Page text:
Windows Phone 7 will surpass both Apple's iOS and RIM's BlackBerry franchise by 2015, according to an IDC report. However, it will still lag behind Google's Android.
Microsoft's Windows Phone 7 will surpass Research In
Motion's BlackBerry and Apple's iOS to become the second-ranked smartphone
operating system in the world by 2015, according to a new report from research
Much of that gain will come courtesy of Microsoft's recent
partnership with Nokia, which will see Windows Phone 7 ported onto the latter's
devices. "Up until the launch of Windows Phone 7 last year, Microsoft has
steadily lost market share while other operating systems have brought forth new
and appealing experiences," Ramon Llamas, an analyst at IDC, wrote in the March 29 report. "The new alliance
brings together Nokia's hardware capabilities and Windows Phone's
By 2015, he continued, "IDC expects Windows Phone to be
number 2 operating system worldwide behind Android."
To wit, the IDC note then suggests that Android's share of
the worldwide smartphone operating-system market come 2015 will be 45.4
percent, followed by Windows Phone with 20.9 percent, Apple's iOS with 15.3
percent, RIM's BlackBerry with 13.7 percent, and Symbian with 0.2 percent. Undefined
"others"-which includes, presumably, Hewlett-Packard's webOS operating system - will take the last 4.6 percent.
Should that come to pass, it would represent a substantial
reversal from Microsoft's current fortunes in the mobile space. According to a recent
comScore report, Microsoft's share of the U.S. smartphone market dipped 1.7
percent between October 2010 and January 2011, from 9.7 percent to 8.0 percent.
That trailed Google, which ended January with 31.2 percent of the market,
Research In Motion with 30.4 percent and Apple with 24.7 percent.
Microsoft confirmed at the end of January that some 2
million Windows Phone 7 units had been sold by manufacturers to retailers, but
the exact number reaching consumers' hands remains unclear. "Our numbers are
similar to the performance of other first-generation mobile platforms," Achim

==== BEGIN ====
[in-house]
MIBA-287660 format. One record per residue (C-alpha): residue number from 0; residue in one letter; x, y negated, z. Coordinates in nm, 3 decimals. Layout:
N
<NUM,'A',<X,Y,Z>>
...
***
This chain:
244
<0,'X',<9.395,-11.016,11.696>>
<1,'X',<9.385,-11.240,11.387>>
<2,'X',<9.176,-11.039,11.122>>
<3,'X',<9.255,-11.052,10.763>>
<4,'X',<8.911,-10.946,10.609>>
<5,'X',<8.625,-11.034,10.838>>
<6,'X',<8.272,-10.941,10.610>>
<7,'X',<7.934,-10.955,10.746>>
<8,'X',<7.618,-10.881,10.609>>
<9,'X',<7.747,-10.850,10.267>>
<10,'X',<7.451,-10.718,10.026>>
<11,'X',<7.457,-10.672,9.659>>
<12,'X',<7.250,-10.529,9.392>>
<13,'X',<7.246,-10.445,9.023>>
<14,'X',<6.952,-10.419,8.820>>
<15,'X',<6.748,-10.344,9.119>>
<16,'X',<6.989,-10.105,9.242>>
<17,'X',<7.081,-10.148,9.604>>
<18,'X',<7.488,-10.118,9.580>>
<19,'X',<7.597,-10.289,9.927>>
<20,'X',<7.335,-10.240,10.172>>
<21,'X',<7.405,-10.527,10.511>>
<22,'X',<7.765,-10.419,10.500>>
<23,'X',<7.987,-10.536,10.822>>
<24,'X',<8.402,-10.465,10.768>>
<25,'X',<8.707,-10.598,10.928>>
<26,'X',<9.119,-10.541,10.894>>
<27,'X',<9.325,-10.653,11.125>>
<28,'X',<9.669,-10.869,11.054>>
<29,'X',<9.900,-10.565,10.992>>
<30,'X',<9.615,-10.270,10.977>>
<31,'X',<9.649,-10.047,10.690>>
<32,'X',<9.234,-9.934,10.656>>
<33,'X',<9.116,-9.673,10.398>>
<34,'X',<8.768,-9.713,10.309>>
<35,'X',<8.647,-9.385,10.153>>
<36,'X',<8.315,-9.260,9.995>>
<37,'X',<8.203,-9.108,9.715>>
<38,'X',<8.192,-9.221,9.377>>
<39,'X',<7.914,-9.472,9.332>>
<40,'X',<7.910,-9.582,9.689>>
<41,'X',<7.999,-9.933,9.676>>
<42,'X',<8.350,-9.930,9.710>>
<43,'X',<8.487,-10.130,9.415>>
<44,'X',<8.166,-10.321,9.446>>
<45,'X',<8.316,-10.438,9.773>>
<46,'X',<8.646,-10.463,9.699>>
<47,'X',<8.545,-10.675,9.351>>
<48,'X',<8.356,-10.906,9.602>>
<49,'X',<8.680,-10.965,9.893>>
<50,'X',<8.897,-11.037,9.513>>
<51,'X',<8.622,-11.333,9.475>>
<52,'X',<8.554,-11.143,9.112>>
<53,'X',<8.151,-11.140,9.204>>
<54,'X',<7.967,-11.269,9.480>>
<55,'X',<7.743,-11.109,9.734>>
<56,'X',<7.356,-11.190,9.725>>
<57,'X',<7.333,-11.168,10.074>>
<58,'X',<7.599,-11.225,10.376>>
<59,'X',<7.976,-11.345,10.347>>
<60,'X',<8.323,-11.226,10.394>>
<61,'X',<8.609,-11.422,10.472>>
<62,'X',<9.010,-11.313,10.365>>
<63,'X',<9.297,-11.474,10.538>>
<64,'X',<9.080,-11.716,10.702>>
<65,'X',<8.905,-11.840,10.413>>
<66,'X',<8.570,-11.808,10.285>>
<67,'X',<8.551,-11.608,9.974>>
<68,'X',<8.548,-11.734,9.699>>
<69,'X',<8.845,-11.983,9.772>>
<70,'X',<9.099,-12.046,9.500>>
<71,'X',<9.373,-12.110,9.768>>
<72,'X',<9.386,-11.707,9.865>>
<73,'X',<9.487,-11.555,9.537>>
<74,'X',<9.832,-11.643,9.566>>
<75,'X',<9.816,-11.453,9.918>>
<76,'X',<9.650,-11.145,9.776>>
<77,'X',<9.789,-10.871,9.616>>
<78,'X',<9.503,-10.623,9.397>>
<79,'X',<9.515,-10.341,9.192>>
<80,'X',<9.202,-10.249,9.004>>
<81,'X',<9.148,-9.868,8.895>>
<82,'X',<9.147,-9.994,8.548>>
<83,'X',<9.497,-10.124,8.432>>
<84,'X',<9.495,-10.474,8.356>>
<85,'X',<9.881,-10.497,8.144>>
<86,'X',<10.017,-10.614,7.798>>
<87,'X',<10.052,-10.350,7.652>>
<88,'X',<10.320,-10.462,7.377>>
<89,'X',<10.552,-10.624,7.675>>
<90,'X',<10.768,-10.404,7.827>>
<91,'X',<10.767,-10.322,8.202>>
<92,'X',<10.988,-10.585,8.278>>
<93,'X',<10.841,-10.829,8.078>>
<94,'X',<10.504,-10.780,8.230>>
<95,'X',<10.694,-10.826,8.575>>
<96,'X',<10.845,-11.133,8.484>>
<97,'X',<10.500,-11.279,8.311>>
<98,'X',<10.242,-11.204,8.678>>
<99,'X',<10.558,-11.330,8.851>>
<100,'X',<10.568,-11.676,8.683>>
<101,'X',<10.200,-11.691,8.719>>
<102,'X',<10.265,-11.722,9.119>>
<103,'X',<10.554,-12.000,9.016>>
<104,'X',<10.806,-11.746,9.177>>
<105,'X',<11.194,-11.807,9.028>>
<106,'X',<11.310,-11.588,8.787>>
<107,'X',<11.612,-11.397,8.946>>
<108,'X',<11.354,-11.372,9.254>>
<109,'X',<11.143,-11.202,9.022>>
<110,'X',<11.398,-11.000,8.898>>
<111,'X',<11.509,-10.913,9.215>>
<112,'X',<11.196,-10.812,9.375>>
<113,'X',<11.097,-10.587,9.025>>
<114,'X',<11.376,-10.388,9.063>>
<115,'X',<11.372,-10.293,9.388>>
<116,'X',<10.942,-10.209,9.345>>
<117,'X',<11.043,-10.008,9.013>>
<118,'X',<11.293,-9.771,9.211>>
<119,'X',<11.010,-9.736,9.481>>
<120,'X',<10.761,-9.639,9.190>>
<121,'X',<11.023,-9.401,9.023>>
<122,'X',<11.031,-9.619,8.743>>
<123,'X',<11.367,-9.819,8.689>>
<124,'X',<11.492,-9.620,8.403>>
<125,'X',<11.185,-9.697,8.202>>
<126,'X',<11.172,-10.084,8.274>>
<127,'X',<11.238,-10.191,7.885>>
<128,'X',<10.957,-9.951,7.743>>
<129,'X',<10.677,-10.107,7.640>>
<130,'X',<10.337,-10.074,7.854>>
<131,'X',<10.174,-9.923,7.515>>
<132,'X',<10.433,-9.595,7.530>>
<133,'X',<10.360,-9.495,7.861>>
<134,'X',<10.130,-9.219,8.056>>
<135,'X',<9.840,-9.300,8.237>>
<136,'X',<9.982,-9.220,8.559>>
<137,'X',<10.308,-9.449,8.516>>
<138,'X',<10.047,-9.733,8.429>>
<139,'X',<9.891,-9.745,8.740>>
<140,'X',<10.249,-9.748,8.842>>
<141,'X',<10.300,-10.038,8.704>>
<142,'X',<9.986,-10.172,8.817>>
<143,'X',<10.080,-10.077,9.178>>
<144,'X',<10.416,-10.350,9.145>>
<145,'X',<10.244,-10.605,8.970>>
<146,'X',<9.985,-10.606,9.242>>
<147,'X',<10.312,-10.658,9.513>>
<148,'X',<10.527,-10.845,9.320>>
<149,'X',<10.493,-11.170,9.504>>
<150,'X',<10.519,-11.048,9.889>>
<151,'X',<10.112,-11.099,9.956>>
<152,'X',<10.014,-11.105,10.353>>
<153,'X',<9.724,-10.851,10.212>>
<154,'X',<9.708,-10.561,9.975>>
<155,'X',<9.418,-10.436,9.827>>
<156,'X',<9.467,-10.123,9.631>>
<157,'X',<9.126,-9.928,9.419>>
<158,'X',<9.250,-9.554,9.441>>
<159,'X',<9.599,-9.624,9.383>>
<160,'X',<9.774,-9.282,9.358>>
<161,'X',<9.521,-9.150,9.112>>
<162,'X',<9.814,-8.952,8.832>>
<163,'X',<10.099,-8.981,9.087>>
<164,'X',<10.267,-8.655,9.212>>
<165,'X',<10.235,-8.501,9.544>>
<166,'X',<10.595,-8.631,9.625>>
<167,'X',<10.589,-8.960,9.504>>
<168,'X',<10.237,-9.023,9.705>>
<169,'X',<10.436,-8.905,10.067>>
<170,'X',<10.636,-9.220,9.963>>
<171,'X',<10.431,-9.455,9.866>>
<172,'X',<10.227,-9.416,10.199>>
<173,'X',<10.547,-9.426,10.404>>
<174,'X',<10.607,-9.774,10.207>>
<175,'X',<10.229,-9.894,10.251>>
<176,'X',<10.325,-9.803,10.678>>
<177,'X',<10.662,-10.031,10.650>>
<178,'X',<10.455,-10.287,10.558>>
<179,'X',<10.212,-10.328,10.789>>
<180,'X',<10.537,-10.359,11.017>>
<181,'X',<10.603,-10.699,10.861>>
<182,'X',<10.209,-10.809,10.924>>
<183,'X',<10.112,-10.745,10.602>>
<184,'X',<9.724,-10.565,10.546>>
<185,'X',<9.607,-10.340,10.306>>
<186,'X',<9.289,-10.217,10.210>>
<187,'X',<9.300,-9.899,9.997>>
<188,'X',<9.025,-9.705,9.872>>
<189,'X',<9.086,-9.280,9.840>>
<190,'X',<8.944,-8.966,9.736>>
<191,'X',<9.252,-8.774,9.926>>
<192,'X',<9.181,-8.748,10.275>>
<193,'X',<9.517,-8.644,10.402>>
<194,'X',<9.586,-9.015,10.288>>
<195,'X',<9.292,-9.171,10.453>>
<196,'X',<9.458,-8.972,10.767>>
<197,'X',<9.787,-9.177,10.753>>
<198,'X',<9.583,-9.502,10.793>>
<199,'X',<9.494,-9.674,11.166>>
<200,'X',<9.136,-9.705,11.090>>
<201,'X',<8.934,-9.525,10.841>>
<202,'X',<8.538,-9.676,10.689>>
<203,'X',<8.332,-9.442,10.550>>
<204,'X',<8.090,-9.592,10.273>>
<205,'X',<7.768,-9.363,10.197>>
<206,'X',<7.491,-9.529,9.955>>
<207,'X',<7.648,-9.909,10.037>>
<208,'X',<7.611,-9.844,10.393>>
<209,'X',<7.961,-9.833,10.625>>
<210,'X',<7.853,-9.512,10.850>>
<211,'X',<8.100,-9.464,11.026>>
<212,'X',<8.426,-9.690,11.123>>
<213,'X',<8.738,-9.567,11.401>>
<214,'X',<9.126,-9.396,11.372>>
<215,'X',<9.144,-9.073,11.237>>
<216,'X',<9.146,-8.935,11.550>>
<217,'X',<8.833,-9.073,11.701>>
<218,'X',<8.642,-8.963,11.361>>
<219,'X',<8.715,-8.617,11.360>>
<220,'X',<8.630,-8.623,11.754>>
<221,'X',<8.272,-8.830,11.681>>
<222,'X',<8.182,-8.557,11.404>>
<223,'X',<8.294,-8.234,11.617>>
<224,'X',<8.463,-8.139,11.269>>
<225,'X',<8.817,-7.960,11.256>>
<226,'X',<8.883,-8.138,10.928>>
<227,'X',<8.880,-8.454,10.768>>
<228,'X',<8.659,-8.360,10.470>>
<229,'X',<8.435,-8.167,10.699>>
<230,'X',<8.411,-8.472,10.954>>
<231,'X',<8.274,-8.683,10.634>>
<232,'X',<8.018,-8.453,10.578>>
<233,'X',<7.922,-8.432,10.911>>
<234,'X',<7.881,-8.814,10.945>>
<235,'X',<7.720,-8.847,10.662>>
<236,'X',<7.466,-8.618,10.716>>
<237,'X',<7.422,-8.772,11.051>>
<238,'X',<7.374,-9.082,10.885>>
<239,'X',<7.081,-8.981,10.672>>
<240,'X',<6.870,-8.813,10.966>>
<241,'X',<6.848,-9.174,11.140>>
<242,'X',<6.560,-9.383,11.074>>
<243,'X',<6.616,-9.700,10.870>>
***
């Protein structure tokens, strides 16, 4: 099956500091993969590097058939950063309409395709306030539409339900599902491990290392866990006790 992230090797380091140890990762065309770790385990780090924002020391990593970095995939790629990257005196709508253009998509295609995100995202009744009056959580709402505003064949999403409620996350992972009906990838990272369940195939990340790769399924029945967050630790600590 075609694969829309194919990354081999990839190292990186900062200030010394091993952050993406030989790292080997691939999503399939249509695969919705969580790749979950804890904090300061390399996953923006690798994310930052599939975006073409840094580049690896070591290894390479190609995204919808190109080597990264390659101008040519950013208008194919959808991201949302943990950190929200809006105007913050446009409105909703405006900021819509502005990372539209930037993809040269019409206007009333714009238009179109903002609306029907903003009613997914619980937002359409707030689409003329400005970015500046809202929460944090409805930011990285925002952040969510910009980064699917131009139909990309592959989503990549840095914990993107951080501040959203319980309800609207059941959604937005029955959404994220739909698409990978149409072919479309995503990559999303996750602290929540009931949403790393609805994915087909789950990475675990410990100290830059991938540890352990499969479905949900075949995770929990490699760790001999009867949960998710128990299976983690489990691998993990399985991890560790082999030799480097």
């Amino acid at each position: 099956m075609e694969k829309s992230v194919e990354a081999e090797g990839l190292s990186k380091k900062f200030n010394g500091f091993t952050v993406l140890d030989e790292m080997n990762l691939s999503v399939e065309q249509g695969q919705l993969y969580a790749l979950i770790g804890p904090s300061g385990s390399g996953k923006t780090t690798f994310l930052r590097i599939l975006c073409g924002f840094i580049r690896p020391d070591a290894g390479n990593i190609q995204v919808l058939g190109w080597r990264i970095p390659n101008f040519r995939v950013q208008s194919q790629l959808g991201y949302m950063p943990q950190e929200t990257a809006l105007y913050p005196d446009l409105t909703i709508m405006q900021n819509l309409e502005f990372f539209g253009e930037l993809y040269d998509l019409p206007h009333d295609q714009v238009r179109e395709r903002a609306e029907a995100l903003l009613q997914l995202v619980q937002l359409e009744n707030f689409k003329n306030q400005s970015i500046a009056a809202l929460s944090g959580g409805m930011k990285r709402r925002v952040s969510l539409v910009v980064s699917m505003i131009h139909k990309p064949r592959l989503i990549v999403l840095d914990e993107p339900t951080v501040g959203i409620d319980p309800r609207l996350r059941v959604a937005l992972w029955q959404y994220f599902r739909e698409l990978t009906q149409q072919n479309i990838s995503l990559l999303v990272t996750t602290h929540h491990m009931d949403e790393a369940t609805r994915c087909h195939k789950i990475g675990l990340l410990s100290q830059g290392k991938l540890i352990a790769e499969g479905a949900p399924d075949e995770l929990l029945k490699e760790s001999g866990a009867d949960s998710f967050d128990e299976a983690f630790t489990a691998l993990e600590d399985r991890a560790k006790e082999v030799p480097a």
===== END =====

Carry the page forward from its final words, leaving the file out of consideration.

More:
Berg, Microsoft's vice president of business and marketing for Windows Phones,
mentioned in a
Q&A posted Dec. 21 on the company's corporate Website. "It takes time
to educate partners and consumers on what you're delivering, and drive
awareness and interest in your new offering. We're comfortable with where we
are, and we are here for the long run."
Microsoft also claims its Windows Phone 7 ecosystem has
grown to 9,000 applications, with a base of 32,000 developers. But the company
has encountered speed-bumps related to software
updates for the platform, which in turn has sparked anger among some early
Nokia's ownership of the U.S. smartphone market is
negligible, but IDC says its Symbian
operating system powers some 20.9 percent of
smartphones worldwide. If the switchover to Windows Phone 7 occurs with
relatively little attrition, then Microsoft has a substantial base from which
to move forward with its smartphone plans. However, given the aggressiveness in
the overall smartphone space, that remains a very big "if." And the industry can
trust that both Apple and RIM will do everything in their power to
ensure that IDC's prediction never comes to pass.
Nicholas Kolakowski is a staff editor at eWEEK, covering Microsoft and other companies in the enterprise space, as well as evolving technology such as tablet PCs. His work has appeared in The Washington Post, Playboy, WebMD, AARP the Magazine, AutoWeek, Washington City Paper, Trader Monthly, and Private Air. He lives in Brooklyn, New York.